Field of Science


Spider Assassin and Other Costume Ideas

Still don't know what you're going to be for Halloween? Don't worry! Inspired by this week's scientific findings, I'm here to help.

Motion-capture ostrich

This ostrich is all ready to go door-to-door with its snazzy costume of reflective dots. Its outfit was created by a team of American and Australian scientists who wanted to analyze what makes ostriches such efficient runners. They found that the birds' secret is very springy tendons that allow them to store and release a lot more elastic energy than humans can.

(Another unstated conclusion of this paper is that you should never try to train an ostrich. Researchers note that after they hand-reared five ostriches and spent eight months training them 3-4 times a week, only "two animals were amenable to the procedures required for full three-dimensional gait analysis.")

If you are already an ostrich, this costume will require less work to prepare. But you will need help from someone with hands.

Spider assassin

Hate spiders? Dress up as Stenolemus bituberus, the assassin bug. These wily insects sneak onto spider webs and wiggle the threads to get the spiders' attention. When spiders come to investigate, the assassin bugs attack. Researchers recorded the web vibrations made by assassin bugs and compared them to the vibrations made by other things that might fall into a web: aphids, fruit flies, falling leaves, or male spiders that come a-courting. ("Recordings of courting males continued until the male copulated with the female.")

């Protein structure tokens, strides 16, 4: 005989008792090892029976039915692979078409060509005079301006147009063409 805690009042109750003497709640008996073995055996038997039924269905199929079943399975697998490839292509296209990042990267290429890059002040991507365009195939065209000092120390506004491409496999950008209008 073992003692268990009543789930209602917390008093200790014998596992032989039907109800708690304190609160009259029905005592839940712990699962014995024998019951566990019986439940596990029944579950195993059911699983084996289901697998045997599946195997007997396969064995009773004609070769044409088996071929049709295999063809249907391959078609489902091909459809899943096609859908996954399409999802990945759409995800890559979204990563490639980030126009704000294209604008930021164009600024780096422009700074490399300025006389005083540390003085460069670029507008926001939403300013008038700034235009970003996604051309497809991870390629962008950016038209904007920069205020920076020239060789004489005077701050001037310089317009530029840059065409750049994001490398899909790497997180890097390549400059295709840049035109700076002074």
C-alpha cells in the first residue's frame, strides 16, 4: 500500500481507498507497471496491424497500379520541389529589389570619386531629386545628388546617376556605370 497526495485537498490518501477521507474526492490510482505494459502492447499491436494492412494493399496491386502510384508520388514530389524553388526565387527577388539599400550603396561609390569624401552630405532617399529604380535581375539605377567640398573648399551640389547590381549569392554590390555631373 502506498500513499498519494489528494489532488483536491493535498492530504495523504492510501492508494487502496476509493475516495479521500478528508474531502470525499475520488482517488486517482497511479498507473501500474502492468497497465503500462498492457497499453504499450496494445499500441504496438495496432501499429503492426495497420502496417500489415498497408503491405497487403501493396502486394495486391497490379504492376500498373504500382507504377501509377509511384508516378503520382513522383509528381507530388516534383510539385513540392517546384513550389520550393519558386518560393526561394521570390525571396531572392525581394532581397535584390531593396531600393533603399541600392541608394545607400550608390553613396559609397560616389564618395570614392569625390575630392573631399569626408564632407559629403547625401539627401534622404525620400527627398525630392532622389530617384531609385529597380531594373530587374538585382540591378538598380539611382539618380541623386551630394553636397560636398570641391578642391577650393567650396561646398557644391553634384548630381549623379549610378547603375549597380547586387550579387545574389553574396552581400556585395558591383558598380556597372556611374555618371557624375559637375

They found that the vibrations made by an assassin bug tapping on a spider's web were very similar to the vibrations made by a trapped meal (a fly or an aphid). The spider's response to the vibrations was the same, too: it snapped to attention and cautiously went to investigate. Just like all those candy-carrying folks will when you tap-tap-tap on their door in this awesome costume.

Implantable LEDs

Obviously, a costume incorporating implantable LEDs will make you the coolest kid on the block. This technology is meant to be used for medical devices--a light-up display under a person's skin could let doctors know whether something's working right. But it could also make sweet glowing tattoos. You'll just need to have some minor surgery first.

Actually, this might be a better one to keep in mind for next year.

Images: University of Western Australia/Jonas Rubenson;; Nature Materials/John Roberts

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